Secretary of Arts: Good or Bad?

Two weeks ago I posted about an online petition in support of a cabinet-level arts official, along with a link to an article quoting arts leader Michael Kaiser, who is in favor of this. Last week, the Wall Street Journal published an article by David A. Smith, who sharply opposes the creation of a cabinet-level position. Although he recognizes that arts institutions are struggling now more than ever, Smith states that centralization is not the best way to address the problem. He writes, “It’s a fallacy to move from that idea to the prescription that all government arts policy should be centralized and placed within a cabinet-level Department of Culture.” Furthermore, he argues that comparing a department of culture to other existing departments is futile:

“Many will say (often in a testy voice) that the arts deserve a cabinet-level presence because they are just as important to the country as the Defense Department. While that’s something of an apples and oranges comparison, the deeper problem is that it assumes that the country’s defense and its arts can be furthered via the same sort of bureaucratic means. But while our nation’s defense would collapse in the absence of the centralized power of our Defense Department, having a Department of Culture – or even a “Cultural Czar,” to use that awful label we’ve apparently become so fond of – would be neither an effective nor necessary way to guarantee the health of cultural expression in America.”

I agree with Smith that art is a “more individualistic enterprise” than many other activities, but Kaiser points out that “leaving the arts organizations to themselves”, as is currently the case, results in too many divisions “among many offices”.   An arts official with a policy role would serve as a spokesperson for organizations, promoting increased support and cultural diplomacy.  We need someone to ensure that the arts aren’t continually placed on the back burner, but, as Kaiser rightly notes, Congress is unlikely to create another department because of the cost.  So, how do we save a struggling and neglected cultural environment?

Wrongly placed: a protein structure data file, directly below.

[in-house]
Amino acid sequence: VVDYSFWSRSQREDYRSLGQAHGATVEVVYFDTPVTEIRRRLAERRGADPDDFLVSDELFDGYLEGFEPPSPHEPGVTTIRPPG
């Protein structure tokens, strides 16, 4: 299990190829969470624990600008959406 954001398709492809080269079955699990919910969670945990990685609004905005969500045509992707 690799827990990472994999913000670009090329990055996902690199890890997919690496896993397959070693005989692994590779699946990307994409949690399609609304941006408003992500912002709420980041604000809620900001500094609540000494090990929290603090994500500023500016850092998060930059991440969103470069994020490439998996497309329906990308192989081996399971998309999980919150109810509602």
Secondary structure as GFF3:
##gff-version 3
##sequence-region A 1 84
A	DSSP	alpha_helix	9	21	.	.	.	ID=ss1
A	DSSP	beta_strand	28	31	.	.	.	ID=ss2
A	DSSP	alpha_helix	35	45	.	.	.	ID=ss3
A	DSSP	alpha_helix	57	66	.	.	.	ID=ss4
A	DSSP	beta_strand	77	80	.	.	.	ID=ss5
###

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2 Responses to Secretary of Arts: Good or Bad?

  1. An arts official who ensures arts aren’t placed on back burners is equal to the bureaucratic task of lobbying and pushing legislation. Promoting cultural diplomacy is a dubious endeavor as well. How successful will one person be at generating cultural diplomacy? Art movements that combine people via geography and technology happen freely, and often in unexpected ways. Take the Japanese interest in the art of flamenco music and dance – this is an incredible elevation and sharing of the traditional Spanish art form – unaided by the countries’ governments. If anything, the flamenco is so closely guarded, many Spanish and Latin practioners look down upon outsiders. But now, the Japanese boast more flamenco schools than even Spanish and Latin countries!

    I just offer this as an example to dispel the fallacy that a culture czar can create or predict these kinds of synergies. No one is endowed with that kind of genius.

  2. Maria says:

    While I think the idea that having a Secretary of Arts would elevate the arts to the same importance of other cabinet-level matters, there are better ways of doing this. For example, creating a White House Office on the Arts would ensure that the arts are sufficiently considered by each agency. Under the past administration, the White House office of Community and Faith-Based Initiatives made sure that each agency reached out to community and faith organizations, resulting in more funding for them under existing federal programs. If coupled with a devoted funding stream– particularly something less subjective a like an entitlement program, where each state automatically gets a certain amount of money based on population or other factors– we could see funding for the arts in more sectors of our society.

    Having a Secretary of Arts could tie up and stifle the arts by overly centralizing decisions about how art is defined and which artists and art organizations are “worthy” of funding (note how controversy has been stirred up when the Department of Education has tried to get involved with curricular matters, which it generally may not– case in point: evolution, sex ed). With current laws (i.e., GPRA), all programs have to be able to statistically measure their impact and benefit. That is next to impossible with the arts. Also, having a cabinet level agency does not guarantee funding. How many times have politicians tried to eliminate or significantly weaken the Dept of Education?

    That said, a Secretary of Arts could elevate the national conversation, but we must consider the cost. Let’s instead try to think of more innovative ways to get the arts into more sectors of our society so that can be driven by public interest and the free market. Let’s get more funding for government research into the benefit of the arts in education, diplomacy, and health. Let’s get a new WPA into the stimulus package to employ artists, stimulate the economy, and make our public spaces more beautiful. For arts to stay innovative and personally-driven (rather than by a national agenda) we must preserve the element of personal choice and creativity.

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